Sorvino stops at one of the flea market booths and considers a pair of black velvet Prada shoes. After a while, she rejects them. "Somehow, when I put them on," she explains, "the velvet looked cheap." She then looks at several pairs of vintage earrings. "Like a magpie, I'll always swoop down on the brightest, shiniest things, but when I put them on, I realize I like pieces that are subtler."

She is so polite when she shops I wonder if she's that way on a set. "The first day on a movie," she says, "I used to feel like I was the new kid in school. I was overwhelmed by shyness. I hoped the other people would introduce themselves. A fellow actor once took me aside to tell me the crew thinks the actors are stuck-up unless they introduce themselves. 'You've got to get over your shyness,' he said, 'otherwise, it's going to feel like an us/them situation.' It turned out others were feeling as insecure as I was. Everybody's shy in a certain way, except people who are naturally open, like my dad."

Such shyness must have made performing extra challenging. "I was scared I wasn't going to be good enough. That makes you defensive. When you're defensive, you're challenging things when they don't need to be challenged. Nothing good comes from being scared."

Which brings us to the question of the reputation she gained of being "difficult," a charge that began to surface in the afterglow of her Oscar win and reared its head again when reports emerged that a catfight broke out between Sorvino and Mariah Carey on the set of Wise Girls. She looks bone-weary of the subject. "I don't know what else I can say about this that I haven't already said. I've issued statements. Words were said and it blew over. I think people have a gross misunderstanding of who I am. I am not a diva. I am not a bitch. And I say that without a shred of dishonesty."

What about the reports that she displayed unfortunate behavior in her early days? "I think I was not the most professional of actresses when I started off. That has been rectified. I am not difficult. I am not argumentative. I am not late. But, given that, I wasn't all that bad back then compared to the image that sometimes lingers. It's getting a little tiresome because every article I've read about myself in the past four years has a quote from some director saying, 'Yeah, I heard she was difficult, but I didn't find her that way.' When is that going to get retired? Happily, I've grown up a lot in the past five years. Today, I feel calm. I'm much more professional now. I'm just easy, easy, easy."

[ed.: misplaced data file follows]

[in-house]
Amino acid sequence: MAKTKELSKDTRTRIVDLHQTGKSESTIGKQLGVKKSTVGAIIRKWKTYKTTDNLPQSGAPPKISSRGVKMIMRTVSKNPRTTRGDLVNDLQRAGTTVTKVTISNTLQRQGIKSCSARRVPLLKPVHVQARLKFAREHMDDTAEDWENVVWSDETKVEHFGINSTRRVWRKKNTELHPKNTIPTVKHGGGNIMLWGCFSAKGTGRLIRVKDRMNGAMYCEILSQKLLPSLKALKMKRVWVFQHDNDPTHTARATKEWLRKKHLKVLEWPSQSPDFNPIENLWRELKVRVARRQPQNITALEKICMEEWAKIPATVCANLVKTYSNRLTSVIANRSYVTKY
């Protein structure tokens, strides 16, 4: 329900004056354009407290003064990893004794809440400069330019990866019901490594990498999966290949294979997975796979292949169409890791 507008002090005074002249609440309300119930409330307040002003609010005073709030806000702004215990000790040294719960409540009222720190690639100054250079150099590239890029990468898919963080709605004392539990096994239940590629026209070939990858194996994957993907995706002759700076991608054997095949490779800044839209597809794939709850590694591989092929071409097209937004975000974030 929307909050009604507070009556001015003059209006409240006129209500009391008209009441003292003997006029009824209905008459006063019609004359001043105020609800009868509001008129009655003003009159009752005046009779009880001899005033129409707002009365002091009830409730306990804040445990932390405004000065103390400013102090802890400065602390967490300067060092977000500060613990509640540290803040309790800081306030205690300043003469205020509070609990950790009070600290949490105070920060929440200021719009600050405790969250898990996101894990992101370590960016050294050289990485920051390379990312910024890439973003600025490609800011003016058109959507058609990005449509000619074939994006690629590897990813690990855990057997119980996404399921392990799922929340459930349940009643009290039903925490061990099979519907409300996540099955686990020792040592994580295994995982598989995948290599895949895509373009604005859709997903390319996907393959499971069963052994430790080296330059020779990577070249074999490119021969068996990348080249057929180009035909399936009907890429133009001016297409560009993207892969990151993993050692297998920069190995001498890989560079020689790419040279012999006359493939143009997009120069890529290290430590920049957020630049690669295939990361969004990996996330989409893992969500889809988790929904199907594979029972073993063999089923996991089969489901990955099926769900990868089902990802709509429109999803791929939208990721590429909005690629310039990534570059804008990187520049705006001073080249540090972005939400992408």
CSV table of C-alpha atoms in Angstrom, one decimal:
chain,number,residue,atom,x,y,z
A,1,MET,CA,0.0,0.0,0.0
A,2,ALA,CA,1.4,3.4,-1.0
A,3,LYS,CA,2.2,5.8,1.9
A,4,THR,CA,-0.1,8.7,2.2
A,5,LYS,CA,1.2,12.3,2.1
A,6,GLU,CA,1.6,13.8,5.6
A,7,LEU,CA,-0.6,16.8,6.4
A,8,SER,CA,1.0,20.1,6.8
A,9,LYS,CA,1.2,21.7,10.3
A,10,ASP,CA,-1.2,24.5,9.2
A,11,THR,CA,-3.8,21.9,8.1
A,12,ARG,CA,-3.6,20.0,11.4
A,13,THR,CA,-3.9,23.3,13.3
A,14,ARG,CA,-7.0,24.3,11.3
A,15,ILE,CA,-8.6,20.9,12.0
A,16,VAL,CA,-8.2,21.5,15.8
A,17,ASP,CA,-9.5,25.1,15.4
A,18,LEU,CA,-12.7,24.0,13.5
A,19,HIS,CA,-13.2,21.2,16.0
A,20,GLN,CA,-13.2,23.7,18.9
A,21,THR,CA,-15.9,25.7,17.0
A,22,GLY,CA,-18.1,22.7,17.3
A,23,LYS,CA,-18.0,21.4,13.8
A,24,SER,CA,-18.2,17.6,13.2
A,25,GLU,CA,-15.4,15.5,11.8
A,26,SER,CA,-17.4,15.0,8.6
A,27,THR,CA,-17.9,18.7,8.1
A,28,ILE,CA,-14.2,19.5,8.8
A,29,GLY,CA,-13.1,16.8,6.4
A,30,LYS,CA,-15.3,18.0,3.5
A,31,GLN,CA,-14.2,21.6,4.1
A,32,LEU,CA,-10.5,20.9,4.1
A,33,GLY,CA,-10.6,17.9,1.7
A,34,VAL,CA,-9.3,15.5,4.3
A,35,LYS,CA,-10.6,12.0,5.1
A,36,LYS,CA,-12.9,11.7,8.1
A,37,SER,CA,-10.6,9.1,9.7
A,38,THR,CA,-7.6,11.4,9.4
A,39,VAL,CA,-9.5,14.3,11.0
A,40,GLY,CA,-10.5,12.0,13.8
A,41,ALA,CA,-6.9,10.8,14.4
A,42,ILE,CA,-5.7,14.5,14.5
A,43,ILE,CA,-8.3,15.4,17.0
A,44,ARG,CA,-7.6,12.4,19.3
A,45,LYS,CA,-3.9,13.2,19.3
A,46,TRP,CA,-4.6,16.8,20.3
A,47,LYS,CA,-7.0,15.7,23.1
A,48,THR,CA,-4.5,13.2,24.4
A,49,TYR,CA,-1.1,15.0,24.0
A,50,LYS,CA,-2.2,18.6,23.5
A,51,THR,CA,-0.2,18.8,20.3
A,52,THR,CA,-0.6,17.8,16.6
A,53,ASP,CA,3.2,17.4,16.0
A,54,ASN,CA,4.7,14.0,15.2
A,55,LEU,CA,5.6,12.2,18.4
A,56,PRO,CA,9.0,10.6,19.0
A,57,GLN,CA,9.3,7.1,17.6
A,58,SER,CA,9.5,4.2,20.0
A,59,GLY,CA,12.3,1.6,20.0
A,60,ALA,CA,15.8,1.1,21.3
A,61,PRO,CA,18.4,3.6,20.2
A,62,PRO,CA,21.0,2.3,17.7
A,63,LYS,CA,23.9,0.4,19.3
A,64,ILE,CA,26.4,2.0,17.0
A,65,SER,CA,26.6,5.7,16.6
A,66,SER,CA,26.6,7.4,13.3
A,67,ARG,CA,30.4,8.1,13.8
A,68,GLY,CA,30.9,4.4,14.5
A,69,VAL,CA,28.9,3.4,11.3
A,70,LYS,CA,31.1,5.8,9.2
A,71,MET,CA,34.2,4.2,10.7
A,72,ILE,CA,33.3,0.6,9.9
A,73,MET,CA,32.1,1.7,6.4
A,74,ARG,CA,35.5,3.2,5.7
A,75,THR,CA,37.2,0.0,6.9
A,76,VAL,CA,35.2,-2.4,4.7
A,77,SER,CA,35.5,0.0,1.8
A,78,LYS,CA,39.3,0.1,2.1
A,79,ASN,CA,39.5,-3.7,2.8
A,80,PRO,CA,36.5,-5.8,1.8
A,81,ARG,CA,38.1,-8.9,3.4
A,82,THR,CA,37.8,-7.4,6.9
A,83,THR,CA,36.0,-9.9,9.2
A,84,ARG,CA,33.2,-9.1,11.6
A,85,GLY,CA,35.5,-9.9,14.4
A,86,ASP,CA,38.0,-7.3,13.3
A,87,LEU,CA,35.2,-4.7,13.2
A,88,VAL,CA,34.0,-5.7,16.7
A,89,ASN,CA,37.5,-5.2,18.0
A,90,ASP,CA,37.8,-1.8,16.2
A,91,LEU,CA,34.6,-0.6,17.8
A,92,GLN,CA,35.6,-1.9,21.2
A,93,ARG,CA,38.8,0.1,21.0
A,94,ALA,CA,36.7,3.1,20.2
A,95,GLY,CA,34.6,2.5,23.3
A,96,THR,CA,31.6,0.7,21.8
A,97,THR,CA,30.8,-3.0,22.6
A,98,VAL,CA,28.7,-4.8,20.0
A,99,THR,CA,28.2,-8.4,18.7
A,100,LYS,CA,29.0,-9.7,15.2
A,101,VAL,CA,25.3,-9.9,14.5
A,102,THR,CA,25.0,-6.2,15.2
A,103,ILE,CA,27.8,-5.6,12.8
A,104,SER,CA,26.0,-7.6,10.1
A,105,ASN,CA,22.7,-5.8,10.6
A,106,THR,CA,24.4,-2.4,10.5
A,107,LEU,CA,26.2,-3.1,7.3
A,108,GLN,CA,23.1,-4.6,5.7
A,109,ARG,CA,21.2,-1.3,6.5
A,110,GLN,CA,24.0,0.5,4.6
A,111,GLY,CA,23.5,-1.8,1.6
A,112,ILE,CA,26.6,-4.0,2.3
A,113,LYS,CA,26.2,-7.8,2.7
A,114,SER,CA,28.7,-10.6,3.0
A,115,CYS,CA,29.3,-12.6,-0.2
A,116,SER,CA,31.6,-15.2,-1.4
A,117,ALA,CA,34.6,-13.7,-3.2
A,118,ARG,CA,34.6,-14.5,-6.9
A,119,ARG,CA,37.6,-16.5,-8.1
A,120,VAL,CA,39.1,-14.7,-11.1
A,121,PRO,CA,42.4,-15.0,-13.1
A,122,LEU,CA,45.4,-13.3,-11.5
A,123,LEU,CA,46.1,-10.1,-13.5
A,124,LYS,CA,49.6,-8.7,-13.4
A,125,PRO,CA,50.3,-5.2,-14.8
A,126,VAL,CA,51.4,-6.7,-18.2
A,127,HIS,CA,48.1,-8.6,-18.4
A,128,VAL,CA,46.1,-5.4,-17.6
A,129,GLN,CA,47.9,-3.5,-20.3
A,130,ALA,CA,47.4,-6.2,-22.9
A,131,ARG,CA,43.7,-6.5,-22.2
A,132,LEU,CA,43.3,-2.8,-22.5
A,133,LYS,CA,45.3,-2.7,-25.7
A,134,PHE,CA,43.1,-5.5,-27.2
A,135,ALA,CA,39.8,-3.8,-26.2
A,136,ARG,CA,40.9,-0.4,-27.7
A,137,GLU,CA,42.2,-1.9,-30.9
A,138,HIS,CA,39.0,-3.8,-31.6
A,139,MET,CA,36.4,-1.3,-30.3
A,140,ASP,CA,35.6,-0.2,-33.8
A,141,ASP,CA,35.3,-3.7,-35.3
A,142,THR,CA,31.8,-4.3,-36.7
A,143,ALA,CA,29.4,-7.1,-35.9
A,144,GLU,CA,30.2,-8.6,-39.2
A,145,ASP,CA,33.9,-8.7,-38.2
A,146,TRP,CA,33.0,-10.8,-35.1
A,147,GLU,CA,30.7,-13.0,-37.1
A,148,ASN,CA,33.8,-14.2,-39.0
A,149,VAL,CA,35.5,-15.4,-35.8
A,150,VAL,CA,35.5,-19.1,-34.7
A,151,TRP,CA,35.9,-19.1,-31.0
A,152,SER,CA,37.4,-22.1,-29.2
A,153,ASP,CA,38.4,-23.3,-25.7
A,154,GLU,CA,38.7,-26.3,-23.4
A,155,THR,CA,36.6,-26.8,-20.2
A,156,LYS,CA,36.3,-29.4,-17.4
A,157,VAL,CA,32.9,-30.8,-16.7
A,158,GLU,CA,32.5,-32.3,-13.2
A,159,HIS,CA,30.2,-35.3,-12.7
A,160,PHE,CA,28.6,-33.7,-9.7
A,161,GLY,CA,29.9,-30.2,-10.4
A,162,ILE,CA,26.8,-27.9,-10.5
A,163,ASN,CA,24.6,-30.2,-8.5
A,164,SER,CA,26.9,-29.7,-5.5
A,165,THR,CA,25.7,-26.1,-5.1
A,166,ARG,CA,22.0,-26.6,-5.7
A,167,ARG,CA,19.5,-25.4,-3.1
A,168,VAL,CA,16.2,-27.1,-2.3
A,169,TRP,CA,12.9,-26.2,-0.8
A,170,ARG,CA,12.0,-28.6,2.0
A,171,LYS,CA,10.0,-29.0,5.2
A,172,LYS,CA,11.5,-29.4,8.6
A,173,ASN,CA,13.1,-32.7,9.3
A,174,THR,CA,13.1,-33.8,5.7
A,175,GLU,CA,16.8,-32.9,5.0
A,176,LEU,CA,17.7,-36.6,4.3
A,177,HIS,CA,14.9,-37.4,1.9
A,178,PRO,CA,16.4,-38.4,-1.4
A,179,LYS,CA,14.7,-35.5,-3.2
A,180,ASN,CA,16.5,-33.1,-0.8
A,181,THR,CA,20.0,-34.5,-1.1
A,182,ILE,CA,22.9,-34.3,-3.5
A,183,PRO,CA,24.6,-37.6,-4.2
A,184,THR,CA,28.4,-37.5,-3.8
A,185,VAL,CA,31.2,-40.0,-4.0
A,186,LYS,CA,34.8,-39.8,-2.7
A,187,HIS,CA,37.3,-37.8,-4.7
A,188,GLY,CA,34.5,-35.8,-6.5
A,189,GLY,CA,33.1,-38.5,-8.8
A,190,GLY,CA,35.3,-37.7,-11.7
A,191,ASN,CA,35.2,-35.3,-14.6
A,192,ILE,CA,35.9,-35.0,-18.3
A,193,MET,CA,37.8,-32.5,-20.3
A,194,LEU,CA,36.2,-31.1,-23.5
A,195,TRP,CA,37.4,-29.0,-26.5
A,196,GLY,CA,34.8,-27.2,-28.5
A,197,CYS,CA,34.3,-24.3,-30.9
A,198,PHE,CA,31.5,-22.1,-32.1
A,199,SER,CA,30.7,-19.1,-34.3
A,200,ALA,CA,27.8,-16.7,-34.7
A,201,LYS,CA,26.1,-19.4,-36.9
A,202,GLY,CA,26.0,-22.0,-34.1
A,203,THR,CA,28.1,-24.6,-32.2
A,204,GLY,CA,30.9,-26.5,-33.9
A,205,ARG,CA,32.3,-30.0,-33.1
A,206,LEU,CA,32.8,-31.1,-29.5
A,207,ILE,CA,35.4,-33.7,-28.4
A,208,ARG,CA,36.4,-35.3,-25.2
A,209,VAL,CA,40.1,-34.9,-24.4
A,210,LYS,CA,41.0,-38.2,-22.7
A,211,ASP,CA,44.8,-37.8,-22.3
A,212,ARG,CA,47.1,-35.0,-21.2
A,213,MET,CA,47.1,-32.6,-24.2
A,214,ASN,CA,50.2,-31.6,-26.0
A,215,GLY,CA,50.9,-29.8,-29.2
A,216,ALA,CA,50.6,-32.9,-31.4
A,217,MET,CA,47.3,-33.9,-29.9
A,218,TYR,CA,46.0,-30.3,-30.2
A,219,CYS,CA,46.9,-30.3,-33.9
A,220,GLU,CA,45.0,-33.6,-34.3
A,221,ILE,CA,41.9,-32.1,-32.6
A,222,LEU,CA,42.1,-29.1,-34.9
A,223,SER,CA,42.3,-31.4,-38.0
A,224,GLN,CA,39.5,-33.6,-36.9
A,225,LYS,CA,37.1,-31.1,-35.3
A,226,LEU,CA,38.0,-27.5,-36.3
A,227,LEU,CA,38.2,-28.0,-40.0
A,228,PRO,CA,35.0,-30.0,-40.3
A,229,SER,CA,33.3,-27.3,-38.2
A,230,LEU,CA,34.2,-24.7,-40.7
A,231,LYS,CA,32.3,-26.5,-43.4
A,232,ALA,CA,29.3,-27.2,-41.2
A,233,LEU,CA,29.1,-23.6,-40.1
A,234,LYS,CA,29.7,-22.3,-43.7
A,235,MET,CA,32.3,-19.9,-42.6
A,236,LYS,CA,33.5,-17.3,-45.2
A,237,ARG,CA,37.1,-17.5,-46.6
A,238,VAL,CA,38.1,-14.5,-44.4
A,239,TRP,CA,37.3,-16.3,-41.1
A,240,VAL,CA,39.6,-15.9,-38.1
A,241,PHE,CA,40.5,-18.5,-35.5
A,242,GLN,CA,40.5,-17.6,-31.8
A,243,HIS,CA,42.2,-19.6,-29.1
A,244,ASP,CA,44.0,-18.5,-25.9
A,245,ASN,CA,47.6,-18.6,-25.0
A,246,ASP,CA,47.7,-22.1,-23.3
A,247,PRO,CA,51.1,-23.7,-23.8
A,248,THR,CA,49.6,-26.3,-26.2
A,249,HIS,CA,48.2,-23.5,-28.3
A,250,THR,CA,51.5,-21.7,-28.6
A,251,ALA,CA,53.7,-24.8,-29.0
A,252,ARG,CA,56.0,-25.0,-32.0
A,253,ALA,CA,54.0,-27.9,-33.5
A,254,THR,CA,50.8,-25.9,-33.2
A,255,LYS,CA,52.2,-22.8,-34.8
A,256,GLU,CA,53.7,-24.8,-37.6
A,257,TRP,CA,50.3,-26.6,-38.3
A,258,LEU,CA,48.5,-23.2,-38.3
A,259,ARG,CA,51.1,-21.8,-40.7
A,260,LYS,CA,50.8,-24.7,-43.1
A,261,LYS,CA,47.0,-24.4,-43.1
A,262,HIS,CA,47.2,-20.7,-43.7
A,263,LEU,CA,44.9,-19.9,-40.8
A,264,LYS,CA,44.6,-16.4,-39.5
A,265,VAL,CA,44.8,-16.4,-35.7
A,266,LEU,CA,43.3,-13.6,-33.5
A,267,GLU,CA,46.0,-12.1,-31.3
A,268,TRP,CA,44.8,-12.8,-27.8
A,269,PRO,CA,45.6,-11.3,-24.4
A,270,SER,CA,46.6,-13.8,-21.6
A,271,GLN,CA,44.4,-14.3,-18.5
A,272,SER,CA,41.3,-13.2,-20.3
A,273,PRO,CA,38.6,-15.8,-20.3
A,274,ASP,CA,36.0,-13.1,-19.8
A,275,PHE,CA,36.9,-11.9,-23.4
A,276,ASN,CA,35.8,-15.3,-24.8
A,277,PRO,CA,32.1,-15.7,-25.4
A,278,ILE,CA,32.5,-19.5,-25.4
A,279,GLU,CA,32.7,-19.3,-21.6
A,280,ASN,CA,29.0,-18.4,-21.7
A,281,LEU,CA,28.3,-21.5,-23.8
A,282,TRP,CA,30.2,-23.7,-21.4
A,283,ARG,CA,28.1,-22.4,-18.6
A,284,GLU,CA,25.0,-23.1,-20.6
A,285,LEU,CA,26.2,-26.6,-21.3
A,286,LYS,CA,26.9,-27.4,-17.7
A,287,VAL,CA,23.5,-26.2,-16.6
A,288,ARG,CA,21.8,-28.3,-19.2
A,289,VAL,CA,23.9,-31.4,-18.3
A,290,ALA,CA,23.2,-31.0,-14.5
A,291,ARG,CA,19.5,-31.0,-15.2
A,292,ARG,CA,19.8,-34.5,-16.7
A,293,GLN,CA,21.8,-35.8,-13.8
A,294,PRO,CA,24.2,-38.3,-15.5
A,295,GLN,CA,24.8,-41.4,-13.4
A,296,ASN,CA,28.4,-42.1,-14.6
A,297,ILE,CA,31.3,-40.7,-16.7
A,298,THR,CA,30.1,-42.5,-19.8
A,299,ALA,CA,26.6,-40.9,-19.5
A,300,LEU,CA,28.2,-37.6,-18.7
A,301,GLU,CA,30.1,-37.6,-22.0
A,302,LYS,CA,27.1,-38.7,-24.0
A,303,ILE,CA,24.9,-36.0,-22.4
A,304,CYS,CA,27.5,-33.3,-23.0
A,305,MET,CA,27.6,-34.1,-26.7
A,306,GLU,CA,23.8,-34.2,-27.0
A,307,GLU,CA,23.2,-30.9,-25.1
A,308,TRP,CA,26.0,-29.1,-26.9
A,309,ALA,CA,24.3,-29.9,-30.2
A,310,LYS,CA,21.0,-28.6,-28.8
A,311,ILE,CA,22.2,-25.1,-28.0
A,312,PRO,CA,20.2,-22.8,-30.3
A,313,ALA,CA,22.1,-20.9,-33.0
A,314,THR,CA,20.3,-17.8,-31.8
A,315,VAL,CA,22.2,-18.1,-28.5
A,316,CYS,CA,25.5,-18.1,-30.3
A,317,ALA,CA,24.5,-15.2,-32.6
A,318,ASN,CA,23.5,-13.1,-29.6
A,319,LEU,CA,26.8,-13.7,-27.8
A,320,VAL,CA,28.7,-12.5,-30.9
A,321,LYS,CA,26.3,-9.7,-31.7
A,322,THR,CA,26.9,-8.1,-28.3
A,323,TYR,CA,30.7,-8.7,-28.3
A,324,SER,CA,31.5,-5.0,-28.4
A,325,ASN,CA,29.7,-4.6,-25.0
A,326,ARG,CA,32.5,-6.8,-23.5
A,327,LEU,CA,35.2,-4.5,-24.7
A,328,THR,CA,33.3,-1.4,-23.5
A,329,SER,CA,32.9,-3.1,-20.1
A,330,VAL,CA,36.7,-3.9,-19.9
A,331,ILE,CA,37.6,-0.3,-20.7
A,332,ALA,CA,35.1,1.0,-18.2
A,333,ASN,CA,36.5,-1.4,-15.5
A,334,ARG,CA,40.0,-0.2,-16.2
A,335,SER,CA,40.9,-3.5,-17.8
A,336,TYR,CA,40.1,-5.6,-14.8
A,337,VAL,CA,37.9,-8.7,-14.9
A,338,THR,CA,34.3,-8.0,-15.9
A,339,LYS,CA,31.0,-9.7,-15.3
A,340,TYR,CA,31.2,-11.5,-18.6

That may be, but Sorvino is no easy shopper. She's still holding tightly to her $100. She looks at a vintage Steiff stuffed leopard ("Did you ever read The Velveteen Rabbit? Stuffed toys always get to me") and several religious "santos" ("It sounds silly, but if you're going to buy a santo, you have to love the face"). Then she stumbles upon something special--a charming Southwestern desert painting. She buys it for $50. Next she purchases a larger, framed, Victorian-style vintage print of a beatific angel looming protectively over a beautiful pair of children. Her $100 is gone. The Victorian painting, she says, will reside in the guest house of what she laughingly calls a "one-time Malibu beach shack-type house built in the 70s--thus, a classic." She bought it less than two years ago and is now renovating it into a shingled Cape Cod influenced spread. She tells me that the print will be nice in a children's room. "I will have children within the next five years, definitely," she says. "A lot of my friends have children now and that's something I'm looking forward to. I think I have that 'baby fever' thing." And, if she chooses to have children with her boyfriend, Unfaithful star Olivier Martinez, those children will undoubtedly be as gorgeous as the kids in the old-time print she bought.